Enthralling aerial pictures show Scotland’s famous Drummond Castle Gardens basking in the golden autumn sun
Drummond Castle Gardens is one of Europe's and Scotland's most important and impressive formal gardens. Located in Perthshire near Crieff, it dates back to the 17th Century. The gardens were redesigned and terraced in the 19th Century. The formal gradens that you see today were replanted in the 1950s but preserve many of the original features, the ancient yew hedges and the remaining beech tree planted by Queen Victoria, commemorating her visit in 1842. The Formal Gardens have featured in many films and adverts, most notably in the United Artist feature film Rob Roy. Visitors are welcome to visit the gardens, although the castle remains closed to the public.
Drummond Castle Gardens, Drummond, Perthshire, Scotland, Crieff, Gardens, Formal Gardens, Yew hedges, Formal Planting, Historic Gardens, Quenn Victoria, visitors, tourism, History, Film, Film location, Topiary, Acer, Maples, Sundial
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Enthralling aerial pictures show Scotland’s famous Drummond Castle Gardens basking in the golden autumn sun

Enthralling aerial pictures show Scotland’s famous Drummond Castle Gardens basking in the golden autumn sun

Lovely article about the gardens in the Mailonline

Enthralling aerial pictures show Scotland’s famous Drummond Castle Gardens basking in the golden autumn sun.

  • Drummond Castle Gardens near Crieff in Perth and Kinross date back to 1630 and were replanted in 1950s
  • They are often described as ‘one of Europe’s most important and impressive formal gardens’ 
  • Attracting 20,000 visitors a year, the 11 miles of box hedging require as many as nine gardeners to maintain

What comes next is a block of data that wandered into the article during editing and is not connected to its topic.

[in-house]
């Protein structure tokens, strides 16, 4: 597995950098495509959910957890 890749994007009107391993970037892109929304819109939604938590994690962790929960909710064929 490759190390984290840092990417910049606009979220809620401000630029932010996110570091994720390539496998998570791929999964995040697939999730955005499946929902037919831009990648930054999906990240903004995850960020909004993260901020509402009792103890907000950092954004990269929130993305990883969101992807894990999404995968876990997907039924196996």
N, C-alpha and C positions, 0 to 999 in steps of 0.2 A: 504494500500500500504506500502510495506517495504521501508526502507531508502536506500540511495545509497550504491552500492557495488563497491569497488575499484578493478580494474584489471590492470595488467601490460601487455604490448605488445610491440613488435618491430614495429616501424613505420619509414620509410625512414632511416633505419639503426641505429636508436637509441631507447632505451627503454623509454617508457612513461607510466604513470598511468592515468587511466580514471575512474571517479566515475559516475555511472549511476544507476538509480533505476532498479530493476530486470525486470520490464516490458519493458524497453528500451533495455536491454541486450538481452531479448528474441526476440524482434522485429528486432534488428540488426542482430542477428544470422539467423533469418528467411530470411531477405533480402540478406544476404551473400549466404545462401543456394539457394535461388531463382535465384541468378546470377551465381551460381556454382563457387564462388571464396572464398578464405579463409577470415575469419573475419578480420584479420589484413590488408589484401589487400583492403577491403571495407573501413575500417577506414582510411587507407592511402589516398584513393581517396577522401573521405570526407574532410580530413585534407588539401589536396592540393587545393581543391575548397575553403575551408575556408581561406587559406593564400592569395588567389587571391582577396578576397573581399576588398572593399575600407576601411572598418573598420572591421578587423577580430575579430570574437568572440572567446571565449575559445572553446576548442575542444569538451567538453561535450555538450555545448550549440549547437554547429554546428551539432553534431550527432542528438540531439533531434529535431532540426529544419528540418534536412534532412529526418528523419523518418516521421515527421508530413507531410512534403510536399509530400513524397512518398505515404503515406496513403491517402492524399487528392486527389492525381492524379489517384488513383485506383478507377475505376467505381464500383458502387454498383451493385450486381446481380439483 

Drummond Castle Gardens, near Crieff, Perth and Kinross, date back to 1630 and are described as ‘one of Europe’s most important and impressive formal gardens’.

The ornate gardens were redesigned and terraced in the 19th century and the formal gardens seen today were replanted in the 1950s, preserving the original features.

These drone pictures show the extraordinary geometric design of the gardens, which feature 11 miles of box hedging and welcome more than 20,000 visitors each year.

Drummond Castle Gardens (pictured from above), near Crieff, Perth and Kinross, Scotland, date back to 1630 and are described as 'one of Europe's most important and impressive formal gardens'

Drummond Castle Gardens (pictured from above), near Crieff, Perth and Kinross, Scotland, date back to 1630 and are described as ‘one of Europe’s most important and impressive formal gardens’

The ornate gardens at Drummond Castle were redesigned and terraced in the 19th century and the formal gardens seen today were replanted in the 1950s, preserving the original features

The ornate gardens at Drummond Castle were redesigned and terraced in the 19th century and the formal gardens seen today were replanted in the 1950s, preserving the original features

These stunning drone pictures show the extraordinary geometric design of the gardens at Drummond Castle in Perth and Kinross, Scotland, which feature 11 miles of box hedging and welcome more than 20,000 visitors each year

 

These stunning drone pictures show the extraordinary geometric design of the gardens at Drummond Castle in Perth and Kinross, Scotland, which feature 11 miles of box hedging and welcome more than 20,000 visitors each year

In 2016 the gardens were transformed into the backdrop for the Palace of Versailles for popular drama Outlander, and they also featured in the Rob Roy film.

Head Gardener, Edith Barnes, who has worked at Drummond for 38 years, is assisted by four full time gardeners and up to five part time at any one time.